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The Glowing Red Hat

I'm dead set against evaluating a company solely on its income statement, which is why I find it annoying when companies issue earnings releases without a balance sheet or cash flow statement. However, it's hard to look at the income statement performance of Red Hat (Nasdaq: RHAT  ) and not come away impressed.

For its third quarter, total sales increased 43.6% to $73.1 million, and, because software companies scale well once they get enough sales flowing through the business, net income rose an even larger 114%, and diluted earnings per share doubled to $0.12. With such a large increase in profits relative to sales, you might expect that margins improved. And you'd be correct. They improved at both the gross and operating levels.

At the net income level, there are a couple of unique things going on. First, the company collects a fair amount of income on its cash and investments (both long- and short-term), which now totals $1 billion. And second, the company has a low 7% effective tax rate for the first nine months of its fiscal year. I haven't looked into the details on the tax rate, and the company does have fairly substantial overseas operations that could help to keep its effective rate down. But 7% is very low and unsustainable, so I'd expect this to increase over time. Regardless, it's a dynamic that an investor should understand before investing in the company.

On the cash flow statement, Red Hat's performance is just as strong, turning in free cash flow ($49.7 million) well above its net income ($23.2 million). This is largely due to its subscription business model, through which the company collects cash in advance of providing its product support. Through the first nine months of the year, free cash flow is up to $124.1 million on $136.5 in cash flow from operations (CFFO). On the conference call, the company raised its guidance for full-year CFFO to greater than $175 million. Given the new CFFO guidance, it seems reasonable to me that free cash flow should come in above $155 million for the year.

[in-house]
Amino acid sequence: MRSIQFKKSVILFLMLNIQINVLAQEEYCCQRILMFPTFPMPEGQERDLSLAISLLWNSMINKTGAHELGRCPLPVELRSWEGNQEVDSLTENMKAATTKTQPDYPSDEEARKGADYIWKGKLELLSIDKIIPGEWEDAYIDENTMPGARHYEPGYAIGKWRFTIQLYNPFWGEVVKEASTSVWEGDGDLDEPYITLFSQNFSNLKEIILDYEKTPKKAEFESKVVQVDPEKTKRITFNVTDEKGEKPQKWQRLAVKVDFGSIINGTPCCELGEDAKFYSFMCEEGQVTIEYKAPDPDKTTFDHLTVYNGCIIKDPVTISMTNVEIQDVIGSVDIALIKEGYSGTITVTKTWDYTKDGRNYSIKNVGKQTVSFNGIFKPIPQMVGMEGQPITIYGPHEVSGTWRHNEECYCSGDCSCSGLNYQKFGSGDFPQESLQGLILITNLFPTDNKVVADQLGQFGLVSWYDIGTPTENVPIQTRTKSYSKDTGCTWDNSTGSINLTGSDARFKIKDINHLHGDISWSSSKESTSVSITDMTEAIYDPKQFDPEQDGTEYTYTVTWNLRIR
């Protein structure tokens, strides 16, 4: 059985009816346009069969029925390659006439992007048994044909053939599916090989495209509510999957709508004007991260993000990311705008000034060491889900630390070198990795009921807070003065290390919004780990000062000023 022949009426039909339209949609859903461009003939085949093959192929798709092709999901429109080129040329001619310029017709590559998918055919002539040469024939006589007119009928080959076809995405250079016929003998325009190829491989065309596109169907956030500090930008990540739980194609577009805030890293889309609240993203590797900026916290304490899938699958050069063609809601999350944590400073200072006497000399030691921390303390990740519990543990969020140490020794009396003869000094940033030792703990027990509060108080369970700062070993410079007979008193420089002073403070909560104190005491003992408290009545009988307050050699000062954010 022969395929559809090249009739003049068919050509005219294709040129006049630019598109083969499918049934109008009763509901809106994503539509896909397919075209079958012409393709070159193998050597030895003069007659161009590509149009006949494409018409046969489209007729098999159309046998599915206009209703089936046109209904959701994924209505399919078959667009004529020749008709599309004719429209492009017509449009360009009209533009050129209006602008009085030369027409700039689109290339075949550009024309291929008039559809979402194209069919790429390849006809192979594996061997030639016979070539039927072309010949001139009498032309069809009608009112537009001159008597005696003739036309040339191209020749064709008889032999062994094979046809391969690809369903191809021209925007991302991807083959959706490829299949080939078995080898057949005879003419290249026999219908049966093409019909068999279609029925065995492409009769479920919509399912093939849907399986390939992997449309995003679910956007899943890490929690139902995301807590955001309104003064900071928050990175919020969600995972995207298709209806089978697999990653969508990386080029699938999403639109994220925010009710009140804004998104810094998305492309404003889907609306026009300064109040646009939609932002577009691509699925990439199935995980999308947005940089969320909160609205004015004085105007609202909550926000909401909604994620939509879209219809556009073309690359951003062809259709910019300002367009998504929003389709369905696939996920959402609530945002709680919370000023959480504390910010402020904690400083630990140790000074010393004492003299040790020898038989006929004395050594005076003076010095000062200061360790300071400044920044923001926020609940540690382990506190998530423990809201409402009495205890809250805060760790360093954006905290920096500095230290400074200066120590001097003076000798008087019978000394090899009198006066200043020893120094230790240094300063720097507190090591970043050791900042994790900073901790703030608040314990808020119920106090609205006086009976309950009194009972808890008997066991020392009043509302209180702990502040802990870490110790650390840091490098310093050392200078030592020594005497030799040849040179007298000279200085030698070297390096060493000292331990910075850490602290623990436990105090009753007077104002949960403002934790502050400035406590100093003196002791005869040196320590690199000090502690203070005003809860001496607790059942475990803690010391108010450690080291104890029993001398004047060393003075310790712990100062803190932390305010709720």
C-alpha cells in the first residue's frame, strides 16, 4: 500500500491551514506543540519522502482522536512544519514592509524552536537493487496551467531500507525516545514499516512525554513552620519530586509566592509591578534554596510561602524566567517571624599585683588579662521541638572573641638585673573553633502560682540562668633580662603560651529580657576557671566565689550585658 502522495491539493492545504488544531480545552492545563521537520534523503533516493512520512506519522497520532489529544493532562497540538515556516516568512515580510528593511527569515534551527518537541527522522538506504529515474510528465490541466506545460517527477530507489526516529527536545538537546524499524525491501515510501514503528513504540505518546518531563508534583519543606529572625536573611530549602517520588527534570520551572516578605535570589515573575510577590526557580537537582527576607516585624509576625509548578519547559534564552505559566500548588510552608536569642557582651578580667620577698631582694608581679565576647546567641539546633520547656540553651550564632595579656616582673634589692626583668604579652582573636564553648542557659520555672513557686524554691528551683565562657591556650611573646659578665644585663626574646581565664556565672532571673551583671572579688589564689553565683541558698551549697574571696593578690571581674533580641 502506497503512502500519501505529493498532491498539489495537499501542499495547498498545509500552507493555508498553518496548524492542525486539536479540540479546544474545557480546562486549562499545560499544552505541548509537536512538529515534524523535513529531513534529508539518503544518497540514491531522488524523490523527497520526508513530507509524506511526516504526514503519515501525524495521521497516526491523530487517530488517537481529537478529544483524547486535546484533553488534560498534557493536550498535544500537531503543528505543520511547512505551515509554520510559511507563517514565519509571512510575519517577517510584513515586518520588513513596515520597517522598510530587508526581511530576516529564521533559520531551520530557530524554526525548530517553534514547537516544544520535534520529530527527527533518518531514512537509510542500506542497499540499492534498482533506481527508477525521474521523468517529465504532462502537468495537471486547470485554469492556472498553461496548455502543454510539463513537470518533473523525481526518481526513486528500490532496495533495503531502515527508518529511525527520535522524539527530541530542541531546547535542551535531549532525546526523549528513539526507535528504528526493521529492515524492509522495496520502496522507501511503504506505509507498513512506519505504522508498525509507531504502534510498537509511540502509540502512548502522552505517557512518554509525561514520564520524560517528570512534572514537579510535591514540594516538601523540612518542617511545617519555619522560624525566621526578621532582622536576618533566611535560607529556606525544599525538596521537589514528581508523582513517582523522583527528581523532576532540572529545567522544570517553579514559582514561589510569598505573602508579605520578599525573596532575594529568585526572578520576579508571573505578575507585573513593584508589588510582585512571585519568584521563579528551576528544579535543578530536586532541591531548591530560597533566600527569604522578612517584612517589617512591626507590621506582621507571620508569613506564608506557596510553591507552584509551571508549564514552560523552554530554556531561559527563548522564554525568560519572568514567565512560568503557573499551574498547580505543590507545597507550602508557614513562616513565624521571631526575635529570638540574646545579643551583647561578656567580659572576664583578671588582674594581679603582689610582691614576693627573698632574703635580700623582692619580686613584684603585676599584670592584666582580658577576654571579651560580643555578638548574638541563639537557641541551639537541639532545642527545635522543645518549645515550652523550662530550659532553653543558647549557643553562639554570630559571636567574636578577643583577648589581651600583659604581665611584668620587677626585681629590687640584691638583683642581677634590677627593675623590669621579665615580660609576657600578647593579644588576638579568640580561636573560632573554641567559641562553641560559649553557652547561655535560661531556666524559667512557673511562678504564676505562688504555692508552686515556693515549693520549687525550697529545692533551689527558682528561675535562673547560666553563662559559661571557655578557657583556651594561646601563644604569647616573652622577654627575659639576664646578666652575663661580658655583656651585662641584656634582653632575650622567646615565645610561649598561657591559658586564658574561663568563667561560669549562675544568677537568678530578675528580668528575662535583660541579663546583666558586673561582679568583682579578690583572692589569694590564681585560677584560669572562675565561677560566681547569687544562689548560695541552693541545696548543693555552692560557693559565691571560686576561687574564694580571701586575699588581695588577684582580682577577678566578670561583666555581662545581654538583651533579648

On the company's conference call, management pointed toward strong renewals, with 24 of its largest 25 customers renewing. It would be helpful if the company could provide such a renewal metric across its entire customer base instead of just the top 25, and on the call it sounded as though it was heading in that direction. Assuming that overall renewals are firm, the company can still grow its Linux business by taking share from the UNIX platform and through its partnerships with Dell (Nasdaq: DELL  ) and Hewlett-Packard (NYSE: HPQ  ) on server sales. And, to a lesser extent, Red Hat can benefit from the sales of PCs in general. I'm not suggesting that Red Hat can take share from Microsoft's (Nasdaq: MSFT  ) Windows platform, because there's not much evidence to date that this is happening, though it is entirely possible in the future and something to watch for.

Considering that this company is growing like wildfire, about the only thing that keeps it from qualifying as a Rule Breaker is that it is profitable. Just kidding! My Rule Breaking colleagues have chosen other companies with profits and strong growth potential. But, I must admit, I think Red Hat is a Rule Breaker in many ways and has an interesting future ahead of it.

For related Rule Breaking Foolishness:

Dell is aMotley Fool Stock Advisorrecommendation. Microsoft is aMotley Fool Inside Valuerecommendation.

NathanParmelee owns shares in Microsoft but has no financial stake in any of the other companies mentioned. The Motley Fool has an ironclad disclosure policy.

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